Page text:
We are always looking for 1-semester projects for the classes in supply chain, and especially in warehousing or inventory. Perhaps your company has a project that would be suitable for the class.
Here is a list of some past projects.
There is one class per year at Georgia Tech (late August through early December). The class consists of about 40–60 graduate students, with a considerable mix of backgrounds and nationalities. Most will have never been inside a warehouse; some will have managed warehouses; all will be technically excellent, with notable strengths in mathematics and computer science.
A project must be fairly-well defined several weeks before the semester begins so that we can get off to a good start and can complete the project within the 15 weeks of the semester.
Because of the limitations of the academic calendar, our projects cannot take the place of consulting &8221; the students will have other classes and commitments, plus spring and fall breaks and exams. But a class project can still be useful, especially in exploring alternatives. Many of our past clients have used these projects to educate themselves before engaging consultants. Some have directly implemented class recommendations themselves; and some have hired the students to implement the results of the project.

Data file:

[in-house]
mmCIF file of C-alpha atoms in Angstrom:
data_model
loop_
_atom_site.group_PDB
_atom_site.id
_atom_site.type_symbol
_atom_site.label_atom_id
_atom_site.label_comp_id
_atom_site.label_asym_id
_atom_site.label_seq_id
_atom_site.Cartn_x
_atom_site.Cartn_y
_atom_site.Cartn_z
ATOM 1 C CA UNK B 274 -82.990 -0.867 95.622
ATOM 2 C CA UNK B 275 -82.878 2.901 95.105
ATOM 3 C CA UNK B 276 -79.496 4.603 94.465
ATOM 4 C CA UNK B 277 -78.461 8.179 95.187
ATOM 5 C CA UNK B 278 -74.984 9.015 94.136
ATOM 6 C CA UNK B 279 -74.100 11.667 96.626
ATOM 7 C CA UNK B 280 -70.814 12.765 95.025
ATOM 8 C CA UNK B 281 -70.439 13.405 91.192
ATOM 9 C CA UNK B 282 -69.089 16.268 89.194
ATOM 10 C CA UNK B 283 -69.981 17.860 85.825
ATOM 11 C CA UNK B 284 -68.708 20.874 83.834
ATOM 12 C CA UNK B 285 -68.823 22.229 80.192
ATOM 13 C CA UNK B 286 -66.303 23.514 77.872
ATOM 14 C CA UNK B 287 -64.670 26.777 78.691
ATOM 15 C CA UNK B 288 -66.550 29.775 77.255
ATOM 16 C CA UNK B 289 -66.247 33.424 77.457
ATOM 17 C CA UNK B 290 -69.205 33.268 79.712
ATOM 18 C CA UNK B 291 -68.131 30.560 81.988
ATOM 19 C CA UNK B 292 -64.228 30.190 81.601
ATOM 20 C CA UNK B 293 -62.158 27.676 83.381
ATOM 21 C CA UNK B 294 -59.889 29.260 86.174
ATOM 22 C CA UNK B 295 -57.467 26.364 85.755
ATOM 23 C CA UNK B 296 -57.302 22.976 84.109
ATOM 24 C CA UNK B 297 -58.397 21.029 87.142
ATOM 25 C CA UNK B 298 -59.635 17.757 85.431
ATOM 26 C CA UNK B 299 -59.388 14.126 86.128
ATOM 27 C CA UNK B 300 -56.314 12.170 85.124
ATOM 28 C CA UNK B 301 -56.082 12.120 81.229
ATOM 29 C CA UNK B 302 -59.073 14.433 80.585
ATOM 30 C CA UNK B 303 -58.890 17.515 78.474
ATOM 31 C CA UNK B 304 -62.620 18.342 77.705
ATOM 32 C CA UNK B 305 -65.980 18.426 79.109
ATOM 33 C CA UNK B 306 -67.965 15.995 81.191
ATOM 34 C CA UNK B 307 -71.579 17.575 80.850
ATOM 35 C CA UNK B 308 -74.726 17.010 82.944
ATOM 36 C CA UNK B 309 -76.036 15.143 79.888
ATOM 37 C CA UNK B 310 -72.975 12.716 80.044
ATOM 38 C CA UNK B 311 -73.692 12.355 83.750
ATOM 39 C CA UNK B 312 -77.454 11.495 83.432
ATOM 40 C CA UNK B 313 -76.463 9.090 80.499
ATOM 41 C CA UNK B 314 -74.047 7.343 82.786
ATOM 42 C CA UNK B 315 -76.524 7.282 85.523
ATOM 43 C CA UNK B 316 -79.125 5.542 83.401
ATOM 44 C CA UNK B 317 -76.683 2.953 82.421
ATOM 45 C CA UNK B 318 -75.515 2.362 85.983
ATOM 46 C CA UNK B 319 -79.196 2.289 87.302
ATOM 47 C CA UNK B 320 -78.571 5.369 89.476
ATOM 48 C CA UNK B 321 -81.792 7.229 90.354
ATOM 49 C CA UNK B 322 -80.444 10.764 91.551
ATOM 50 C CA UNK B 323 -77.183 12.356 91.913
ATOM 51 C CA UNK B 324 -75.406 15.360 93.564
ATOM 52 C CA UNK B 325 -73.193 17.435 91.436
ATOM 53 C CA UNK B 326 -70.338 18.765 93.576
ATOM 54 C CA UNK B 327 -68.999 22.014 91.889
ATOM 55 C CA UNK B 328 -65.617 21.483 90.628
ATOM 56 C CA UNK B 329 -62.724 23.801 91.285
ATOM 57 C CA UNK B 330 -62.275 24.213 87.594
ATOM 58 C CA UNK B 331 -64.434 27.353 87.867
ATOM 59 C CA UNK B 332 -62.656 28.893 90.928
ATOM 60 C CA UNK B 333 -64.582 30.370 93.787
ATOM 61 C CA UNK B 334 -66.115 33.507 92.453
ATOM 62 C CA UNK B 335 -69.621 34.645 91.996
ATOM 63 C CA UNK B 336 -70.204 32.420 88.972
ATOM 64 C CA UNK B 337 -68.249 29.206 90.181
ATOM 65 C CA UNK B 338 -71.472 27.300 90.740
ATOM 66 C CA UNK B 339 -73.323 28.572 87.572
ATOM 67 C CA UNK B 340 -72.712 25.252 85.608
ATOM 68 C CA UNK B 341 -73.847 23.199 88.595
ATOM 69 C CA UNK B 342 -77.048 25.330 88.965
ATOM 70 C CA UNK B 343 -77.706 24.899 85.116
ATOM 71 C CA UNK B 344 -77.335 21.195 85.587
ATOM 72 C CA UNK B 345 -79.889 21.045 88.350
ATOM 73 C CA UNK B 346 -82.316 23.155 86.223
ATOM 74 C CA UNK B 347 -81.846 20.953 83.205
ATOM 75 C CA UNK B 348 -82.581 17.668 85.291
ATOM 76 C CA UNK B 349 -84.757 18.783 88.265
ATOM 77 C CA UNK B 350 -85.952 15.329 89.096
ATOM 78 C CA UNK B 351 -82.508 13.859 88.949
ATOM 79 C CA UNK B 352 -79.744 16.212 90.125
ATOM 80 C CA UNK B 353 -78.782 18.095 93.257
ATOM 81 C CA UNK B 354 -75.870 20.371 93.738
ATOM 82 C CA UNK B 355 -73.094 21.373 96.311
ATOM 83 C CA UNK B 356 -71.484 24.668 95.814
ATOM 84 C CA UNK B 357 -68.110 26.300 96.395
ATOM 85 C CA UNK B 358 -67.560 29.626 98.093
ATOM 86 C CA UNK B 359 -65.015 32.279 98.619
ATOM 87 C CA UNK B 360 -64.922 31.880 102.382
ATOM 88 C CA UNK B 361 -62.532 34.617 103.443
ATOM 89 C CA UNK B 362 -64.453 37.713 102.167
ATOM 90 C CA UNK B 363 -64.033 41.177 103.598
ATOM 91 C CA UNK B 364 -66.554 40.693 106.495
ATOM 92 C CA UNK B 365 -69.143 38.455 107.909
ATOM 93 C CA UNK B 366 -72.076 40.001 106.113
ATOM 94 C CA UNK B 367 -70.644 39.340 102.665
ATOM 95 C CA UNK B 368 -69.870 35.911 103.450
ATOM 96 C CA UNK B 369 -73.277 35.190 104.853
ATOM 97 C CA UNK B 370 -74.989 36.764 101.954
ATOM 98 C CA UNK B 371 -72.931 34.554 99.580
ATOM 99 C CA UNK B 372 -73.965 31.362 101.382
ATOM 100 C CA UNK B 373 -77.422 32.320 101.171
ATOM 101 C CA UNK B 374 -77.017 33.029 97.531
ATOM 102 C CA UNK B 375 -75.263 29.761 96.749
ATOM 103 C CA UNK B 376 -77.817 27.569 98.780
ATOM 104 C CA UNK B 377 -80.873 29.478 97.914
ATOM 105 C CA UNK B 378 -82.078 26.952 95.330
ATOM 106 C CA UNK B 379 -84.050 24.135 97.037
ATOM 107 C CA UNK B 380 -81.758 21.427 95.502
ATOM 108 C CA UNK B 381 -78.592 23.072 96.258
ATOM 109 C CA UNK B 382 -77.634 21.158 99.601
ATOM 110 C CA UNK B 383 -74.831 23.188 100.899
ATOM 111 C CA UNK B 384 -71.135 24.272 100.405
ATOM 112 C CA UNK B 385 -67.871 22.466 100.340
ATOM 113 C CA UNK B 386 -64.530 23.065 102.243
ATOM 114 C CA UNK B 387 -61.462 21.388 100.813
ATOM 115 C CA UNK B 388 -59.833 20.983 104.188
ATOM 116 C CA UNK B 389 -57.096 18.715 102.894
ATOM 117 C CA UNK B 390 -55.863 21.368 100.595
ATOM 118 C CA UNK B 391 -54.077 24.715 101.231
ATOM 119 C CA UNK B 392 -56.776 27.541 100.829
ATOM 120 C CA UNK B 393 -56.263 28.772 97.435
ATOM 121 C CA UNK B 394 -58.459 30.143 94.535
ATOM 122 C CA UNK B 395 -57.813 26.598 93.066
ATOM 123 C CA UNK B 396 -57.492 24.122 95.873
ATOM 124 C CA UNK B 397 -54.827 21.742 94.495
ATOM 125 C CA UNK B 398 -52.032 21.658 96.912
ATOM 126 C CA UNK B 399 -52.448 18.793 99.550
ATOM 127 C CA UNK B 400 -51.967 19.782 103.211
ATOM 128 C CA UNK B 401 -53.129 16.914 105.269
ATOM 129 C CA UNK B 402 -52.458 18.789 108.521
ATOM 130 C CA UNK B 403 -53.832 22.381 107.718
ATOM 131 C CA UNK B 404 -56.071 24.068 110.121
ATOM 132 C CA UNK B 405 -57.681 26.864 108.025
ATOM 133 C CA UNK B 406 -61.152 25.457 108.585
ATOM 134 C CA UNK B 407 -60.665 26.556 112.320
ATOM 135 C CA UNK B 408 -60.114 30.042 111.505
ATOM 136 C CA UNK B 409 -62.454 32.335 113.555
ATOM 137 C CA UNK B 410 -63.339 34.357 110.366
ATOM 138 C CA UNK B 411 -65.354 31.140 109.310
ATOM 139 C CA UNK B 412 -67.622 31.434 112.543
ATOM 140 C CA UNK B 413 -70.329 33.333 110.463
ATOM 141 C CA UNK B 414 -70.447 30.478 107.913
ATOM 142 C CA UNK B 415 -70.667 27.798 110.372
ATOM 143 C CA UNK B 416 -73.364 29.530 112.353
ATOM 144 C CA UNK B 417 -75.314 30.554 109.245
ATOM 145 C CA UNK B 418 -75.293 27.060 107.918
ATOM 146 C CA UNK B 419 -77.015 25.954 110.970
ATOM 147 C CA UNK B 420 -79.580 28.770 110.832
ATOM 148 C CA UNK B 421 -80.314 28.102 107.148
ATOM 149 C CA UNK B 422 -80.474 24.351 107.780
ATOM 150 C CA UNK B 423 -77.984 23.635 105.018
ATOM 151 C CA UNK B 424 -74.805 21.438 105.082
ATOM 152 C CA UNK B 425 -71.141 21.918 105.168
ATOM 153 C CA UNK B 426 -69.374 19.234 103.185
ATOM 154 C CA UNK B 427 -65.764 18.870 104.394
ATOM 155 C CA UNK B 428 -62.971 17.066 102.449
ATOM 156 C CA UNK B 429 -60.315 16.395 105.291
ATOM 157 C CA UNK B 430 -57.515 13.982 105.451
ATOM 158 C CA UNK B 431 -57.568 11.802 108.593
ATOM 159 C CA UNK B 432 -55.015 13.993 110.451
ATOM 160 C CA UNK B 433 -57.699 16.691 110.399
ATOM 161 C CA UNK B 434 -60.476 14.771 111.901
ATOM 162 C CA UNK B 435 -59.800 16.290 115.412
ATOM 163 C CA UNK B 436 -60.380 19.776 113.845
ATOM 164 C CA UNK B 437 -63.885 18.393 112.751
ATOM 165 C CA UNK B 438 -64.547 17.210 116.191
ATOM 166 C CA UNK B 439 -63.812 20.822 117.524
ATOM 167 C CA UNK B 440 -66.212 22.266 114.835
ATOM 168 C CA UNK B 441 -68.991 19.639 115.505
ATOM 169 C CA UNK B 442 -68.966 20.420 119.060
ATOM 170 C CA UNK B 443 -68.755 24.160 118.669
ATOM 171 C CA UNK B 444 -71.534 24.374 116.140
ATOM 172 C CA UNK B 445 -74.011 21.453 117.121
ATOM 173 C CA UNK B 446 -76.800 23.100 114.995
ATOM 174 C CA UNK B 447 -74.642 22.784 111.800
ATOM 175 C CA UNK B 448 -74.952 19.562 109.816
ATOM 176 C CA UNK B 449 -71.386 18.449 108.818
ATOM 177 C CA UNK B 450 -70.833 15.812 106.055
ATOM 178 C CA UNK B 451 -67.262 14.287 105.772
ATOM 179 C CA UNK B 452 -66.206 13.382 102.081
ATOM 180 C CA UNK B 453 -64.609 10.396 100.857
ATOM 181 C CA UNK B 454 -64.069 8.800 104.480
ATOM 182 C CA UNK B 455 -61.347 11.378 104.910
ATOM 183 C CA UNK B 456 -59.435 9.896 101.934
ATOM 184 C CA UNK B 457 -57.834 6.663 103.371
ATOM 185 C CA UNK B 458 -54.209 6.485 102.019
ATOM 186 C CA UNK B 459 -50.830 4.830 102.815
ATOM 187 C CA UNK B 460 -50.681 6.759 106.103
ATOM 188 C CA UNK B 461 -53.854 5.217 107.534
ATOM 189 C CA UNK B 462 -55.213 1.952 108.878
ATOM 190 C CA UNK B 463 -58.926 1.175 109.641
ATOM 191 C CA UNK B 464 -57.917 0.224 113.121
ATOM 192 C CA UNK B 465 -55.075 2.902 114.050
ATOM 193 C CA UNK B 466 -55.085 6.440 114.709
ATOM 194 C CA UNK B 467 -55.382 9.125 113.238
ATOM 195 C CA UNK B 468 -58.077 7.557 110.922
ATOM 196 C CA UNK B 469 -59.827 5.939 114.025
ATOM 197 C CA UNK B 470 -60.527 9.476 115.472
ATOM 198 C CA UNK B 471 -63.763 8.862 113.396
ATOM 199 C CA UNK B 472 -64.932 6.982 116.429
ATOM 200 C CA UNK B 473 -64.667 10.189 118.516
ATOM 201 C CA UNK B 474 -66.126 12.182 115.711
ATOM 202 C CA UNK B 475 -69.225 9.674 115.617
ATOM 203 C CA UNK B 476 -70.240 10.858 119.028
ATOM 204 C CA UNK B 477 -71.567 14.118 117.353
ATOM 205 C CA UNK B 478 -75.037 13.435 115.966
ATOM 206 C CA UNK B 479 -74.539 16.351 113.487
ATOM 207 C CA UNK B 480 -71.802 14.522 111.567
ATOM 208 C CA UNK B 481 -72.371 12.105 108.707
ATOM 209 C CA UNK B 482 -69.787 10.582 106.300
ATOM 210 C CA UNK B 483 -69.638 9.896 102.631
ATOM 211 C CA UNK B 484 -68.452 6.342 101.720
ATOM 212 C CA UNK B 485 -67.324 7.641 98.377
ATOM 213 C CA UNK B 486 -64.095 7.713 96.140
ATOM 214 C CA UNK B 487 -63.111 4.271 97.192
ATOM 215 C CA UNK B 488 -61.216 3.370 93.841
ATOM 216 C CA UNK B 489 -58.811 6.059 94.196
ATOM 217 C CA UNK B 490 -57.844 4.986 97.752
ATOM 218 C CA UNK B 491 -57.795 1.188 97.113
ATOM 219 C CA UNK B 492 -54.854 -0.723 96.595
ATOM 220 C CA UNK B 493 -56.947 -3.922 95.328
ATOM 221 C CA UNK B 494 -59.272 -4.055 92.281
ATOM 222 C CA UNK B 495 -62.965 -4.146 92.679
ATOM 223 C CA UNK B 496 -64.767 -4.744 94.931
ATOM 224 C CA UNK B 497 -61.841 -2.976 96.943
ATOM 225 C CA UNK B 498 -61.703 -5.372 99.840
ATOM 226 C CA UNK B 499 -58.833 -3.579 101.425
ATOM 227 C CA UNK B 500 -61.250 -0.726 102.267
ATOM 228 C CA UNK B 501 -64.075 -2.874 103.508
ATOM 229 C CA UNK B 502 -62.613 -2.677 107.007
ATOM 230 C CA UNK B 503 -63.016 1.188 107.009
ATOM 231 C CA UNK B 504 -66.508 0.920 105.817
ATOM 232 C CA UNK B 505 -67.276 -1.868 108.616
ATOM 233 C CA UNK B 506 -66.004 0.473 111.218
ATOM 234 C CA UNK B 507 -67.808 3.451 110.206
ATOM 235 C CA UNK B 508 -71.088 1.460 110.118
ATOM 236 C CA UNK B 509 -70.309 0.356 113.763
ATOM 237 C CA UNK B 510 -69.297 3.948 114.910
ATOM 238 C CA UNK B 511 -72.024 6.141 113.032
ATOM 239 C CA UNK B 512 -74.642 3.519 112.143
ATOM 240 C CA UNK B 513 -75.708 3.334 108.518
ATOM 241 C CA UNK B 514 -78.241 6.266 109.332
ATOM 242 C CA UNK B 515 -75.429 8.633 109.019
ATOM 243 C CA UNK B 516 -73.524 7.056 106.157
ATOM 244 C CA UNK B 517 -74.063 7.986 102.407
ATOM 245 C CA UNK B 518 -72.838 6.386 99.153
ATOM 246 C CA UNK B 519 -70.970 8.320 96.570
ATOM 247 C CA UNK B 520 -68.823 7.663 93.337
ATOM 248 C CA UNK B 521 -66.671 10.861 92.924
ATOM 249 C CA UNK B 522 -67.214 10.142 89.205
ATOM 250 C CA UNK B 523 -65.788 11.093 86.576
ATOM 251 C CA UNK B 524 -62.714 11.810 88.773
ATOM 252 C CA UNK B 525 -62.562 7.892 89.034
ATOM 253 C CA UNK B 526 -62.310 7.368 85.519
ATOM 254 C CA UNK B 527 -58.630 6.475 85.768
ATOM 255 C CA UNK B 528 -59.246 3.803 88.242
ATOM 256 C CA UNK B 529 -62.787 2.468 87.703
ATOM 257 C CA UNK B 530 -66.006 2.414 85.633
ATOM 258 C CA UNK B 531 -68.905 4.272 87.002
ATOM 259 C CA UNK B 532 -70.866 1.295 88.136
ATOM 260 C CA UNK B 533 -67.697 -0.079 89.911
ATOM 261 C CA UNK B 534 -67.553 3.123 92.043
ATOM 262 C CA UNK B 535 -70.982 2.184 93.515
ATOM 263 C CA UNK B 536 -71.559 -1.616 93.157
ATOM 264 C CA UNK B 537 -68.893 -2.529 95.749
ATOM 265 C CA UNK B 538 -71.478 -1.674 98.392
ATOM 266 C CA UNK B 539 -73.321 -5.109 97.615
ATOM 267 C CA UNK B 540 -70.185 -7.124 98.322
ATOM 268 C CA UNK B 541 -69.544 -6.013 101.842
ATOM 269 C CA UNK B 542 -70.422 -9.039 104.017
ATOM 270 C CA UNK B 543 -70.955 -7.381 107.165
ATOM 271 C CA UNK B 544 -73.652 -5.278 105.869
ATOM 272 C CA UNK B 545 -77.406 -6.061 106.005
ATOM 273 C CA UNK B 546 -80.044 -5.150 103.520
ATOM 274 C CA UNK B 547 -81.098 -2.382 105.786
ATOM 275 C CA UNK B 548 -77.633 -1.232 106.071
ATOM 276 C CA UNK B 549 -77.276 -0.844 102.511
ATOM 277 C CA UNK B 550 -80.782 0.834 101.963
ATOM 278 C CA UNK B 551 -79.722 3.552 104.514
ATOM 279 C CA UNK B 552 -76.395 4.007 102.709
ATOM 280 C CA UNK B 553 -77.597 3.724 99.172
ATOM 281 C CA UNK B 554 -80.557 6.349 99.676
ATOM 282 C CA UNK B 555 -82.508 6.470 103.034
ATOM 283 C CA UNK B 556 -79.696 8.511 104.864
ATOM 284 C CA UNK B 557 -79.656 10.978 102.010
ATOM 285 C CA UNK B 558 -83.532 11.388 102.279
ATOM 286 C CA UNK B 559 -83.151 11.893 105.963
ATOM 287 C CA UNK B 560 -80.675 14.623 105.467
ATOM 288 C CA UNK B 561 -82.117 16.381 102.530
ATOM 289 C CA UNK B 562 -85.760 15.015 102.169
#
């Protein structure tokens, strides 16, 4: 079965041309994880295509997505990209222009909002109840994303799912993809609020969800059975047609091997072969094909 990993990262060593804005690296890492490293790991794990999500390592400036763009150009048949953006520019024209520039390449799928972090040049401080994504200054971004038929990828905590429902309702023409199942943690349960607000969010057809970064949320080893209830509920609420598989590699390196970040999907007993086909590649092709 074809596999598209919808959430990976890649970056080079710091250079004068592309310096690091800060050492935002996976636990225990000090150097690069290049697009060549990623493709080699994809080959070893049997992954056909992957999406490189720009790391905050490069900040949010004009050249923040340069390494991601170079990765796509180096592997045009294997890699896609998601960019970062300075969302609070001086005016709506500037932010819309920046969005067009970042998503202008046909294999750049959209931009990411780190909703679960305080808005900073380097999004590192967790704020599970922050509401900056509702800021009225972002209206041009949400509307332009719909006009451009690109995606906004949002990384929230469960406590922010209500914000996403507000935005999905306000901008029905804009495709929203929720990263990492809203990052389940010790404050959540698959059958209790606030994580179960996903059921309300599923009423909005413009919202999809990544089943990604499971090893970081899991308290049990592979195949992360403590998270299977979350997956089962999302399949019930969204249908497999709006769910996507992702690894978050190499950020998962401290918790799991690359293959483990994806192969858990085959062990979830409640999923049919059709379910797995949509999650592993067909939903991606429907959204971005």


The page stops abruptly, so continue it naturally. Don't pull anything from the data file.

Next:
One of our limitations is that the class cannot easily travel off-campus. This means that the class is most likely to be useful in work that can be done at Georgia Tech, and especially work that can be done in front of a computer. For example, if you have sales data from your DC, then we can data-mine that history and, based on mathematical models, suggest how the distribution center can be configured to best support the historical patterns of customer orders. The sorts of issues we can address within a term include recommending where product should be stored and in what quantities (slotting); evaluating equipment purchases or alternative layouts; etc.
Finally, please understand that, because this project is done by students (with faculty advice), absolutely nothing is guaranteed. But no company has ever expressed anything but delight with the results.
Finally, we ask that the client return at the end of the term to hear and critique the student presentations.
We apply the following criteria in approximately this order:
Special consideration is given to projects for companies that have relationships with The Supply Chain & Logistics Institute at Georgia Tech or that are public-service organizations.
Contact me at john DOT bartholdi AT gatech.edu if you would like to discuss sponsoring a project.